Weekend Reviews: U.S-China Relations Tense As Pelosi Considers Taiwan Visit
Tensions have escalated between the United States and China over anticipation by the West that China plans to make a military move on its eastern neighbor, the island nation of Taiwan.
Taiwan’s status as an independent nation has long frustrated China, which perceives any diplomatic ties it might have with the United States and other competing powers as a direct threat to its own National Security.
Nancy Pelosi, head of US Congress, has been considering a visit to Taiwan recently in light of the growing possibility of Chinese military action, a move that has caused Beijing to retaliate by performing military exercises this weekend.
Beijing also issued some stark warnings to Washington over the issue of Pelosi’s possible visit, stating that US officials were “playing with fire,” as prime minister Xi Jinping said.
Should Pelosi decide to go to Taiwan, it would be the most high-profile visit from a western official to the country since 1997.
The relationship between mainland China and Taiwan has been complex ever since 1949 when the island split from the mainland following the communist revolution, which established the CCP as the governing body of China.
China has persisted in claiming Taiwan as its territory despite the island’s status as a self-governing democracy. Xi Jinping has expressed that he considers the unification of mainland China and Taiwan one of his priorities as the Chinese head-of-state.
“If anyone dares to split off Taiwan, we will not hesitate to fight, will not flinch from the cost, and will fight to the very end,” said General Wei, head of the Chinese military.
Some experts have stated that the West is perhaps jumping the gun on anticipating that China will invade.
“China does want Taiwan ‘back’ badly, but that does not mean it wants an early bloody war that would destroy China’s economic miracle,” said William H. Overholt of Harvard University.
WHO Declares Monkeypox A Global Emergency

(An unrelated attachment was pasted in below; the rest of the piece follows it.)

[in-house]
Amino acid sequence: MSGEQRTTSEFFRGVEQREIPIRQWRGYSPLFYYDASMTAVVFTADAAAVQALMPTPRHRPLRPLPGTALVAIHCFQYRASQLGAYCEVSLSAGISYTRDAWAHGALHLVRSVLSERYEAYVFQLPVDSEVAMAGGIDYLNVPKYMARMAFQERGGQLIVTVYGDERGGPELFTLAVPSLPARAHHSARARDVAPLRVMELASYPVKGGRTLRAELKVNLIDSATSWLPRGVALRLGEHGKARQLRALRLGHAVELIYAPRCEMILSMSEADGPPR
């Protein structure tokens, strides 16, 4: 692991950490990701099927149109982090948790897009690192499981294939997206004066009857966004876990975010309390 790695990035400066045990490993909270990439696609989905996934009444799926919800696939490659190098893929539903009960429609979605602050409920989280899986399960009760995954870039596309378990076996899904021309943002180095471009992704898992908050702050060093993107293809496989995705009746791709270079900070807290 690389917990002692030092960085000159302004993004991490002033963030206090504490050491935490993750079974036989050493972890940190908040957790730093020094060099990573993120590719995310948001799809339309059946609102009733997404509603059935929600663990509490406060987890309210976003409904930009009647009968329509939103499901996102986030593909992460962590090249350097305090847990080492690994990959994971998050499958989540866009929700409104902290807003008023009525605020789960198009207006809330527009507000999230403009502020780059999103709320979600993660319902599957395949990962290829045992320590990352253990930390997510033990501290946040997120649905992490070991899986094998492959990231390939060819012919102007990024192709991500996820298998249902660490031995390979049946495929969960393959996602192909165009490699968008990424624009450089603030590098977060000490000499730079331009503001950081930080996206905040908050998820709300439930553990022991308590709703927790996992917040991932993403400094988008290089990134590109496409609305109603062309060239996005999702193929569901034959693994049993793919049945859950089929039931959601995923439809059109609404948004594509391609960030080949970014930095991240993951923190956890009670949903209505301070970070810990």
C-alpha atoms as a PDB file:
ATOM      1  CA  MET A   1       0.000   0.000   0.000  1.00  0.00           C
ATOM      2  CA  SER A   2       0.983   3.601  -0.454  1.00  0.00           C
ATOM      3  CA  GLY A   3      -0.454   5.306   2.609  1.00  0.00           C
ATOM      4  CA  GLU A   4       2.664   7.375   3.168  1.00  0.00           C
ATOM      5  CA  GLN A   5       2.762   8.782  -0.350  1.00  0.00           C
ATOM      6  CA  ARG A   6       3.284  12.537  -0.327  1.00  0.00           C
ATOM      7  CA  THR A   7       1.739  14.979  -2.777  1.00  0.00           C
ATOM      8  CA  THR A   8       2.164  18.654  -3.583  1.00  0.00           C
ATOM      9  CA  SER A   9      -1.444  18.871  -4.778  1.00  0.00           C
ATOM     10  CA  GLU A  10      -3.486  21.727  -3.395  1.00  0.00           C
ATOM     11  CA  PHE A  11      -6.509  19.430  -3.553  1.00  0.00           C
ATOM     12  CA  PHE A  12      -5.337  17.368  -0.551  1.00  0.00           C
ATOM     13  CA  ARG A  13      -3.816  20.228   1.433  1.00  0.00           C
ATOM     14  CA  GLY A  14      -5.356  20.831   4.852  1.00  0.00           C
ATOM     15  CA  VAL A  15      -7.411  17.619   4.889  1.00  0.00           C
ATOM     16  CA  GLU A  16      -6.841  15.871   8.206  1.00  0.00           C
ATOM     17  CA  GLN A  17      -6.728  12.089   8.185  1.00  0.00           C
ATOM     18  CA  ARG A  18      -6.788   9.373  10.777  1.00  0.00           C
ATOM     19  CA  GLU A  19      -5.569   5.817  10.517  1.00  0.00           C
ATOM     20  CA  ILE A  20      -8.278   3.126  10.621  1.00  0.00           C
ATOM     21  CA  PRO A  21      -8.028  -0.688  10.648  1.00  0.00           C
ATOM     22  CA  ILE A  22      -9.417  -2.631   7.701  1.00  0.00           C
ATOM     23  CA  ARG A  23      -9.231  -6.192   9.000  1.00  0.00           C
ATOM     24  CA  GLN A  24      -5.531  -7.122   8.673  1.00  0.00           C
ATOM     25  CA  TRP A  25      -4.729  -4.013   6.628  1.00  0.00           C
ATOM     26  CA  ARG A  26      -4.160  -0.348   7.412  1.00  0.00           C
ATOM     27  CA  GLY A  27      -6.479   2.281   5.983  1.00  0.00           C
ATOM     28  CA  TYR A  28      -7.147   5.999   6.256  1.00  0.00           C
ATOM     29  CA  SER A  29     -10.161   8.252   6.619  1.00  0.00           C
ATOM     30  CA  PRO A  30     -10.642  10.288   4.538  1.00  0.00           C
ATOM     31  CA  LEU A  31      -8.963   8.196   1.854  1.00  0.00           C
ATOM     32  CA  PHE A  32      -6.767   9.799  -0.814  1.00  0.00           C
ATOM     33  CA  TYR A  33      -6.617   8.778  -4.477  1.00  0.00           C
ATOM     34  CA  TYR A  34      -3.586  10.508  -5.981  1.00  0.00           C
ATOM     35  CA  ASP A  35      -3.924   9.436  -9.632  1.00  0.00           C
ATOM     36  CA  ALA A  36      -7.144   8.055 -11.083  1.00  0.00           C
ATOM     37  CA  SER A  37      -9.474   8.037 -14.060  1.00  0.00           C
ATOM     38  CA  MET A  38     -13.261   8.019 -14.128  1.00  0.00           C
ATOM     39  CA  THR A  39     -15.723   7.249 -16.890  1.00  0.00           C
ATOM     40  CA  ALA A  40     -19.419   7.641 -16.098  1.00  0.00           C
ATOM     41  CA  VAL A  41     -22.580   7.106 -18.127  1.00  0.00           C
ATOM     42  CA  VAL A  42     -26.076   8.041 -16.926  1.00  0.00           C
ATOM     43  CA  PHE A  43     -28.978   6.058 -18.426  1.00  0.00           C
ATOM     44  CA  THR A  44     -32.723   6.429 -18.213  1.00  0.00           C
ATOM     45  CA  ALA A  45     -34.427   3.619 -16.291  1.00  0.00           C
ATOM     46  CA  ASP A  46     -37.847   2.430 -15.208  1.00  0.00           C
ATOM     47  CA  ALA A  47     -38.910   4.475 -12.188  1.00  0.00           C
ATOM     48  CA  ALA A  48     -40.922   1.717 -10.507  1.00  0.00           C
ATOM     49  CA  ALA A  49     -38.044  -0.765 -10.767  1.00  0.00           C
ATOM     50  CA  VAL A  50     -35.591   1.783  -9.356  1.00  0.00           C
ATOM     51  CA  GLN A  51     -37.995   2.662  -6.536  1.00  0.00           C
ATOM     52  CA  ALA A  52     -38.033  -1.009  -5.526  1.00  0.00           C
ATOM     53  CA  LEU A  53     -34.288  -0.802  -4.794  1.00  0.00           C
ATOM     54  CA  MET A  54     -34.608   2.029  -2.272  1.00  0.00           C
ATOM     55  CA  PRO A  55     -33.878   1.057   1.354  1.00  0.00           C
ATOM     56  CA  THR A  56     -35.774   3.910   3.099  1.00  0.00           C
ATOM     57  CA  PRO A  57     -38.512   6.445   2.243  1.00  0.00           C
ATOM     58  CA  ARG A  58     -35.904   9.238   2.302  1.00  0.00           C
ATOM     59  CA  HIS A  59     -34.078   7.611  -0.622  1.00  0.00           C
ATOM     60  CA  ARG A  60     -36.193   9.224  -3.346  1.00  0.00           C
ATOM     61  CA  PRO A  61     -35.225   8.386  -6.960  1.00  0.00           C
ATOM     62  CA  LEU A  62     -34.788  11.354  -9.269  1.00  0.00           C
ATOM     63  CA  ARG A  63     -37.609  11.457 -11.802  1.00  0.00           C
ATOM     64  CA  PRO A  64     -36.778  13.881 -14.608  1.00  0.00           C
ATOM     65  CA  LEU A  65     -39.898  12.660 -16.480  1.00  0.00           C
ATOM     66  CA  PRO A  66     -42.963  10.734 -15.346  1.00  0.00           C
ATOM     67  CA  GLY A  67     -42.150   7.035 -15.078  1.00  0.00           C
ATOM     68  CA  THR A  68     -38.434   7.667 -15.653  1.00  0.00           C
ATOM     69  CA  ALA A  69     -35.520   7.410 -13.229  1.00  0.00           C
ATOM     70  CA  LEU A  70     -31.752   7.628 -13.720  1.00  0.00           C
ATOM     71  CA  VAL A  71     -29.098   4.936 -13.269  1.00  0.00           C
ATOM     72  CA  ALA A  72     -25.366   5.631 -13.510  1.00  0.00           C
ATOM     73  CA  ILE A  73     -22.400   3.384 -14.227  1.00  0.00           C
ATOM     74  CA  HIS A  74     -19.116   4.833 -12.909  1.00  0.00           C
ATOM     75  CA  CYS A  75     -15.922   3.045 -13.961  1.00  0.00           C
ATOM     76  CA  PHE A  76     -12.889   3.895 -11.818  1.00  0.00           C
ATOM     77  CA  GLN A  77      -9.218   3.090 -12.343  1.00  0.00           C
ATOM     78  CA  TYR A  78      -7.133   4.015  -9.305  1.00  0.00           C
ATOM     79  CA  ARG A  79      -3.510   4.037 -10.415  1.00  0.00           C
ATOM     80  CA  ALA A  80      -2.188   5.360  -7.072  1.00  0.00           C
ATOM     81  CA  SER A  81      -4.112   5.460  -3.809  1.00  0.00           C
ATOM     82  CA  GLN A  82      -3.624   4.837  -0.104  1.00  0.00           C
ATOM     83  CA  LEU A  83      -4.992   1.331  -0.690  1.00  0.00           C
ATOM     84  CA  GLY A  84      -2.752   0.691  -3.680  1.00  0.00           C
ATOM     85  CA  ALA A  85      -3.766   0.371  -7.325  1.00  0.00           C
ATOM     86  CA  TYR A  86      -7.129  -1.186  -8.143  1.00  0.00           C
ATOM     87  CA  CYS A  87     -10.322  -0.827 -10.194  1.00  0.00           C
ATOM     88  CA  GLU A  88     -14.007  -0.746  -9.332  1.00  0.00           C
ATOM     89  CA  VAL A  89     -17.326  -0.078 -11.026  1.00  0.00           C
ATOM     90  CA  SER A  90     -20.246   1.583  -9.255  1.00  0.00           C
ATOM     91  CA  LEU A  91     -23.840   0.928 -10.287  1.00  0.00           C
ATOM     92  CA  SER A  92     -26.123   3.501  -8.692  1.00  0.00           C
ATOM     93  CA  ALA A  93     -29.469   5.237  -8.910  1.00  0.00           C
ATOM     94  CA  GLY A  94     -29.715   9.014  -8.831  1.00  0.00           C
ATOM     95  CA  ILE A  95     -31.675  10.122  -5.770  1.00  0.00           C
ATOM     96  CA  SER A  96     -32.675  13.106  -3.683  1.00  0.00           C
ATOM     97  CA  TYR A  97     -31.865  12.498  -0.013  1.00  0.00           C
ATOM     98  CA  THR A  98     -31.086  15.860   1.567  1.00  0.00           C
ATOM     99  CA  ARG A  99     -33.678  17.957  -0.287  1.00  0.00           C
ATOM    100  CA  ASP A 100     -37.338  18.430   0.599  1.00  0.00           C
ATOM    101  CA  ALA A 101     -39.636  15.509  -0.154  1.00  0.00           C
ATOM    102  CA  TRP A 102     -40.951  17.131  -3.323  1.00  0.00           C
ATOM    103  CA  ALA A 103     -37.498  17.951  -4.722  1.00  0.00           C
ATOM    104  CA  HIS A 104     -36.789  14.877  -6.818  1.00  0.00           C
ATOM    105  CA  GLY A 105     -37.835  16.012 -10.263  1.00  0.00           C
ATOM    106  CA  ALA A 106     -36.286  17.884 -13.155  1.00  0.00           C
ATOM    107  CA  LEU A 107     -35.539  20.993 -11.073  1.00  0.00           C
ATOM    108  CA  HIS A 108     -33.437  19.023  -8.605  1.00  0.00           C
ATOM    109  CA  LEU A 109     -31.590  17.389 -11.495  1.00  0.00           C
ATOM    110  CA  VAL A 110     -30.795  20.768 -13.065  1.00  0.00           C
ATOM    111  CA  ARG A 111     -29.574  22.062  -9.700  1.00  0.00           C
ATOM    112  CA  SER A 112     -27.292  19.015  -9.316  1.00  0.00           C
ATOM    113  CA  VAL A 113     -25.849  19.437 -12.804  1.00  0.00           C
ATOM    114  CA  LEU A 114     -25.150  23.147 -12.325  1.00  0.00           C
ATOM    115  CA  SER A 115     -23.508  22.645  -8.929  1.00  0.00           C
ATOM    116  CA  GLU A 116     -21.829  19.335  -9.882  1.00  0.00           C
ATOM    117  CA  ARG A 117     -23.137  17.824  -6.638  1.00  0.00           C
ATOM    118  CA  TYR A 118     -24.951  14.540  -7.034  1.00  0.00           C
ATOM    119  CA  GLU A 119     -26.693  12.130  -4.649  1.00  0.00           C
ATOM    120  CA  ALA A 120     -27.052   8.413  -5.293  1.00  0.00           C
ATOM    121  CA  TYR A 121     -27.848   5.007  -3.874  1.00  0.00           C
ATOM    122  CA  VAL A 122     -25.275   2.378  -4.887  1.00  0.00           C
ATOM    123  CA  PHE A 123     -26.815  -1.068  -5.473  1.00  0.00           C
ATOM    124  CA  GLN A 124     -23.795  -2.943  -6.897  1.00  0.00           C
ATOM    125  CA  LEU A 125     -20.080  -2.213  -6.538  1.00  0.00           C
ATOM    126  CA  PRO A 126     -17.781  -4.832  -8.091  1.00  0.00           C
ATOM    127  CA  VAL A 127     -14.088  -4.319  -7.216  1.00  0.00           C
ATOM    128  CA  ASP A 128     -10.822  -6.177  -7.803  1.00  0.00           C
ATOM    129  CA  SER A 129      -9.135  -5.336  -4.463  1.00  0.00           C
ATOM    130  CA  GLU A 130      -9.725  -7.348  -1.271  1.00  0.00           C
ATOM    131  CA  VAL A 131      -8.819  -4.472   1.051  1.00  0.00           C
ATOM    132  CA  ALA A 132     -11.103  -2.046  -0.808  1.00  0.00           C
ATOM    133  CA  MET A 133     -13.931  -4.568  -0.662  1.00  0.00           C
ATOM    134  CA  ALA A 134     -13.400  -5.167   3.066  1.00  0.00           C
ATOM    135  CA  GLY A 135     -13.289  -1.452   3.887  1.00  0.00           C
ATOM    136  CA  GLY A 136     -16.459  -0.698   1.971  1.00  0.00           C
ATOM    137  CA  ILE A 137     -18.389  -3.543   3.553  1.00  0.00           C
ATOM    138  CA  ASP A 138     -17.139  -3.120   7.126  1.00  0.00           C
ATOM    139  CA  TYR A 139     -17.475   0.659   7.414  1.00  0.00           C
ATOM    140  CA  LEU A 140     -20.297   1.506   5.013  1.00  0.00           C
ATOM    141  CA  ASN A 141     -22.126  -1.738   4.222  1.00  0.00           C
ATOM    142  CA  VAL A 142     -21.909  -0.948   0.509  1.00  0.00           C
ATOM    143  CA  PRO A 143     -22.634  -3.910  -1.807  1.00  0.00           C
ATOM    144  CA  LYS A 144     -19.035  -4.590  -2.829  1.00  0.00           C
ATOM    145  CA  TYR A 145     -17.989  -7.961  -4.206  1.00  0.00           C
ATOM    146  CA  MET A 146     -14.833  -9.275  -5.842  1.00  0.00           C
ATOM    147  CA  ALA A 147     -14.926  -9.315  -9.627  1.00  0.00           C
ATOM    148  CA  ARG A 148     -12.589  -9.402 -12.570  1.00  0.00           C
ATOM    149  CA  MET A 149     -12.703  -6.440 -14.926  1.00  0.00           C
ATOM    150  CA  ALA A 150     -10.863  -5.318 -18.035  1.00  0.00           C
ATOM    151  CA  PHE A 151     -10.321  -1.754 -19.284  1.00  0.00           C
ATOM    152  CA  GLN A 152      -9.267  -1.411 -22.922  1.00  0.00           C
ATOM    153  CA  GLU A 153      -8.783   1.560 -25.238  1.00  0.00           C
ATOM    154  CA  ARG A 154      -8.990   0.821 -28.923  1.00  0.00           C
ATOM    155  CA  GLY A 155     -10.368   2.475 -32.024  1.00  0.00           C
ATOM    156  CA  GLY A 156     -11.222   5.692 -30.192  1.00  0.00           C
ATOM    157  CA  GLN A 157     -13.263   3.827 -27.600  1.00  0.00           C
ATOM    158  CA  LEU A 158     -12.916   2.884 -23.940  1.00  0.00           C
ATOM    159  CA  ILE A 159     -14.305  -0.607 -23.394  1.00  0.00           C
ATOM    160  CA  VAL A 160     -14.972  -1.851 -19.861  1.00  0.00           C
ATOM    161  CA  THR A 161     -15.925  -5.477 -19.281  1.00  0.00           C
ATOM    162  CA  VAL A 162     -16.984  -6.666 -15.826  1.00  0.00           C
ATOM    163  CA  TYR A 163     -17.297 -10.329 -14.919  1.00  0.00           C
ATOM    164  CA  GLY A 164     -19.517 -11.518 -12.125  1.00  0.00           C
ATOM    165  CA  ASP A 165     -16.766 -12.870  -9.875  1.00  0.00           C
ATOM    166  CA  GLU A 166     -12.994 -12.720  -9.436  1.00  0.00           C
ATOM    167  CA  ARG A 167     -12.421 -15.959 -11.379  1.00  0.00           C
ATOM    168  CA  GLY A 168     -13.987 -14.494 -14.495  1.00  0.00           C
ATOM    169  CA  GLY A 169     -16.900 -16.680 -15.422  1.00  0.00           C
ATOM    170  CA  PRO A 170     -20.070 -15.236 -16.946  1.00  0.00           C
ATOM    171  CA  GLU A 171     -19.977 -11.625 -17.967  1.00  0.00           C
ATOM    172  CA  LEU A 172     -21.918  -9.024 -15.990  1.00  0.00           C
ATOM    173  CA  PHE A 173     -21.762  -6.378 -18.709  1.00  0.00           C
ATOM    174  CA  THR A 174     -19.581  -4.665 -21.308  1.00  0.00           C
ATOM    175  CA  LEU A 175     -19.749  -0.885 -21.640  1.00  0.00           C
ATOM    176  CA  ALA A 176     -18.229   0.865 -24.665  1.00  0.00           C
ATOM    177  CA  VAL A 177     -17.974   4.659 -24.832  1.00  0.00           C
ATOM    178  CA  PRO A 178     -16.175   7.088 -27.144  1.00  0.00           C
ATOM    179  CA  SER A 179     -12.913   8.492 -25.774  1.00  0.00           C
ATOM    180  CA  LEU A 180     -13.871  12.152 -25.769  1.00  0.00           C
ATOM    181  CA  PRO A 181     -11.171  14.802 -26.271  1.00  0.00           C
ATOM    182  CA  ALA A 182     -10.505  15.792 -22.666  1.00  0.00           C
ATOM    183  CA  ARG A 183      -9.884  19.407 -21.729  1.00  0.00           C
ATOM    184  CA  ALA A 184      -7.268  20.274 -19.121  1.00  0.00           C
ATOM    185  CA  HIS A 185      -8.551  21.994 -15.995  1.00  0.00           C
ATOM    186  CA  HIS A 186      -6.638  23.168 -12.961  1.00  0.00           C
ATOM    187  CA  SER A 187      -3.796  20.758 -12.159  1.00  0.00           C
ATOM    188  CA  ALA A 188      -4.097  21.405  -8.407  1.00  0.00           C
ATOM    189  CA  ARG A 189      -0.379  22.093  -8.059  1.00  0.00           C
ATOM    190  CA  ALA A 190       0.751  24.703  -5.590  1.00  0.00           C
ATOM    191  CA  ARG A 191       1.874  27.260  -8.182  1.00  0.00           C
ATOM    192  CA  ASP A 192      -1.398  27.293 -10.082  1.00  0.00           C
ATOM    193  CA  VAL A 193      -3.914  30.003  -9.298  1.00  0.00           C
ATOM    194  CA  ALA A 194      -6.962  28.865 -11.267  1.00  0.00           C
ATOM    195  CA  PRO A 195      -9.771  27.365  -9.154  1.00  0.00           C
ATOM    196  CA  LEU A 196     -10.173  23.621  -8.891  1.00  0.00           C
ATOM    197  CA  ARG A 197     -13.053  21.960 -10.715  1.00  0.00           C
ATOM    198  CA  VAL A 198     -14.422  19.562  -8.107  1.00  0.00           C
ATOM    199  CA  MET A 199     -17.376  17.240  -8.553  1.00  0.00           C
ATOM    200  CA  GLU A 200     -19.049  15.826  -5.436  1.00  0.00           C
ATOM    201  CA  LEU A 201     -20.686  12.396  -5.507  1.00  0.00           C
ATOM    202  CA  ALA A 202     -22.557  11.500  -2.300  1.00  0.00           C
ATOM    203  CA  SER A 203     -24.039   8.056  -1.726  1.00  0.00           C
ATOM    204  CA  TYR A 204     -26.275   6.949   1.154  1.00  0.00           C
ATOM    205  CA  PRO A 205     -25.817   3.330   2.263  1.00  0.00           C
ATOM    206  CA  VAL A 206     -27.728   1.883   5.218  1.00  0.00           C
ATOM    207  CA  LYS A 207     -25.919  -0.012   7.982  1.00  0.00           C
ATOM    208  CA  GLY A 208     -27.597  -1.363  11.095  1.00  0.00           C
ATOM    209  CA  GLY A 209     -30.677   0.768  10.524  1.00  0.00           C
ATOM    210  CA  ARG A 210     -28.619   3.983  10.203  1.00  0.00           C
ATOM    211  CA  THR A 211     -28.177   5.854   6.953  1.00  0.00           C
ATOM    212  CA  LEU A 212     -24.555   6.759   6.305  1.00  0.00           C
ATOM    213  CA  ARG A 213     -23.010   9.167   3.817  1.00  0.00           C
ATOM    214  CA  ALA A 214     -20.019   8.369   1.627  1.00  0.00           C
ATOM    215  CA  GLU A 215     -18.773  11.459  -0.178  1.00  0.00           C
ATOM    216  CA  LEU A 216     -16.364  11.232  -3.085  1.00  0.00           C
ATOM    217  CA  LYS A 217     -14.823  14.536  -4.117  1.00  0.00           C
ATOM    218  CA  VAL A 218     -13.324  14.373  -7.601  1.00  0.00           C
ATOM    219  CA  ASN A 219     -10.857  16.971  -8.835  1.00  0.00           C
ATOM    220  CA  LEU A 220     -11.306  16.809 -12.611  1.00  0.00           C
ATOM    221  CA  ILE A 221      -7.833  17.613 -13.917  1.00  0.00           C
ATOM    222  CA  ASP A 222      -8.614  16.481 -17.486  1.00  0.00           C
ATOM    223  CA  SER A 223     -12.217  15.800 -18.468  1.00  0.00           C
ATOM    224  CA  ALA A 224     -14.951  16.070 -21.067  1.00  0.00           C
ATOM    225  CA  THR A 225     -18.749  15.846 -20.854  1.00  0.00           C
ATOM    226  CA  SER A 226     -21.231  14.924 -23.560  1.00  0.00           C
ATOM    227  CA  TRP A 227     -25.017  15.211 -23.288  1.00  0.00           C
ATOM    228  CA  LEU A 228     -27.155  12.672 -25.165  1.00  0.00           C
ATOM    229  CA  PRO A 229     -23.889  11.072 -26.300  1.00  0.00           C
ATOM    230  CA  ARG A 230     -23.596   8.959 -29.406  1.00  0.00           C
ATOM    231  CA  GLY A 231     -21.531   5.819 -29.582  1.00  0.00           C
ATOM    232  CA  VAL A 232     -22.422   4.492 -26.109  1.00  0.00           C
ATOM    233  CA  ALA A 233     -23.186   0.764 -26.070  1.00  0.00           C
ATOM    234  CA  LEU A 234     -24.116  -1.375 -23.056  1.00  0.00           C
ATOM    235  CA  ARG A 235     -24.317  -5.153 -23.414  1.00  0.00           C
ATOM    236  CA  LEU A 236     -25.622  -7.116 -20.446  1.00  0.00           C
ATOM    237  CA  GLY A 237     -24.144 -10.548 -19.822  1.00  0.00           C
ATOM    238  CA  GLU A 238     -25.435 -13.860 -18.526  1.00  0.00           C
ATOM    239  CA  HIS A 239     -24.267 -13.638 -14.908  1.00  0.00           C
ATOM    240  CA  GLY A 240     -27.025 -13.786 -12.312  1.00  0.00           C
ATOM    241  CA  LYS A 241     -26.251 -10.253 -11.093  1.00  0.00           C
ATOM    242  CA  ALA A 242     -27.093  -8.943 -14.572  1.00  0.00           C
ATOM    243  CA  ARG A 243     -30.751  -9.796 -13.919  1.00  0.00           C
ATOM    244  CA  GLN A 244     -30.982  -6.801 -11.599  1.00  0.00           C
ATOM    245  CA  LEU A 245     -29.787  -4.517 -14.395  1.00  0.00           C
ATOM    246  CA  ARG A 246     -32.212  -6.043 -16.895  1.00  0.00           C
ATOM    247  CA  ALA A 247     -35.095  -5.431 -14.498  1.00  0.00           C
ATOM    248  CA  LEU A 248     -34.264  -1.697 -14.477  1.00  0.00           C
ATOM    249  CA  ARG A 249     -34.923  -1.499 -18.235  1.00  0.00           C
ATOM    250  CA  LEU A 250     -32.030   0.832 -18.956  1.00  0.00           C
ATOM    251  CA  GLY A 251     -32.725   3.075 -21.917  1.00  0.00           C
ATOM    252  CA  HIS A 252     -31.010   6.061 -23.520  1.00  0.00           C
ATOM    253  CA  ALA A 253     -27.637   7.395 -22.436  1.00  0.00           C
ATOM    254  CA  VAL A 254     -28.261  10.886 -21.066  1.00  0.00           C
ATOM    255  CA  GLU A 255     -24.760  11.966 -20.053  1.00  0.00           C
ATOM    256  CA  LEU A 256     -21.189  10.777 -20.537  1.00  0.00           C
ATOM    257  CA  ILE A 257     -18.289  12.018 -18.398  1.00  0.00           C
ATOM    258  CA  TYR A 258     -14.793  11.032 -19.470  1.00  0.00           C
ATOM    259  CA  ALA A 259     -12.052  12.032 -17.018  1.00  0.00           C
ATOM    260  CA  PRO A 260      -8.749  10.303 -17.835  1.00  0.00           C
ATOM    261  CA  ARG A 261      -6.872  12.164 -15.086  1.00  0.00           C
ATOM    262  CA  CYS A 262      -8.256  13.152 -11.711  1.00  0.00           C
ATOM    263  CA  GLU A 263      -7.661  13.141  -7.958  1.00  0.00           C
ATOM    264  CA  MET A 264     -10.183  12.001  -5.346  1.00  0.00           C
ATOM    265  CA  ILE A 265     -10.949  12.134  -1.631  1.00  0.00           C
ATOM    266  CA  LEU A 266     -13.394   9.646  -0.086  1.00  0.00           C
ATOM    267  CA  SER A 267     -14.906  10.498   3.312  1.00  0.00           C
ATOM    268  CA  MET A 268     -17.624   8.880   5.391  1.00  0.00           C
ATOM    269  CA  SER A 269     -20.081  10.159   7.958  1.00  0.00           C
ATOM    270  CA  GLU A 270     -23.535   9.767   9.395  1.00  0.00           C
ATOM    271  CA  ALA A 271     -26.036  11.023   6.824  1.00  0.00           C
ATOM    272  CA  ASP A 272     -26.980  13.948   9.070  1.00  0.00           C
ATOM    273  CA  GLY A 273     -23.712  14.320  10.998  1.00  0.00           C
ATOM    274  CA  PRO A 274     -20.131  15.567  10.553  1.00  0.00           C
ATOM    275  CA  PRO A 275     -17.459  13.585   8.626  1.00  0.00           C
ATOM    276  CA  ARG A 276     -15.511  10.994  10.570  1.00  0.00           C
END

The World Health Organization declared the current outbreak of Monkeypox to be a global emergency of public concern on the 23rd, citing the rising number of cases worldwide.
Many experts are concerned that the disease outbreak would represent a global public health failure on par with the last few years of the COVID-19 pandemic, where vaccine distribution and access were skewed heavily towards nations already rich with resources.
“The mistakes we saw during the COVID-19 pandemic are already being repeated,” stated Dr. Boghuma Kabisen Titanji, assistant professor of Medicine at Emory University.
There have been over 22,000 confirmed monkeypox cases across the globe since May when the outbreak appeared on many governing bodies’ radars as something to take note of possibly.
“The African countries dealing with monkeypox outbreaks for decades have been relegated to a footnote in conversations about the global response,” continued Titanji.
Medical experts do not anticipate monkeypox becoming as severe as the current COVID-19 pandemic, as the disease is harder to spread and less deadly than COVID.
The disease originated in Africa and has recently begun to spread to other countries, primarily through sexual contact. However, this is not the only way in which the disease is spread.
Despite the relatively mild nature of most Monkeypox cases in healthy adults, experts have warned that caution is still due when approaching the disease.
“Although the disease is self-limiting in most cases, monkeypox can cause severe complications,” stated Catherine Smallwood, senior emergencies officer at WHO Europe.
“With the continued spread of Monkeypox in Europe, we will continue to see more deaths,” said Smallwood.
Pope Francis Tours Canada And Offers Historic Apologies To Indigenous Populations
Pope Francis recently made a trip to Canada, where he offered formal apologies to leaders of several Indigenous delegations for the genocidal actions of the Catholic Church towards the Indigenous peoples of North America during the colonization period.
“How evil it is to break the bonds uniting parents and children, to damage our closest relationships, to harm and scandalize the little ones!” stated Francis towards a group of Indigenous elders and children during his visit to Nunavut.
The Pope specifically referenced the physical and sexual abuse that occurred in the reeducation boarding schools that the church established in Canada.
Overall, the visit elicited a mixed response from both the Indigenous communities it intended to repair relations with and other skeptics, who criticized the tour as not going far enough.
Some have gone so far as to propose that the visit went little beyond being shallow performance art, intended to alleviate the indigenous leaders into forgiving the Catholic Church for its past sins.
Others identified the intentions and actions of the Pope as sincere. For his part, Francis articulated an earnest apology to the native conglomerations.
“We are here with the desire to pursue together a journey of healing and reconciliation that, with the help of the Creator, can help us shed light on what happened and move beyond that dark past,” stated Francis.
The trip also brought attention to the current Pope’s advancing age. The aging religious leader has recently undergone surgery to relieve pain from strained knee ligaments that have recently forced Francis to cancel other appointed journeys, including one to Africa.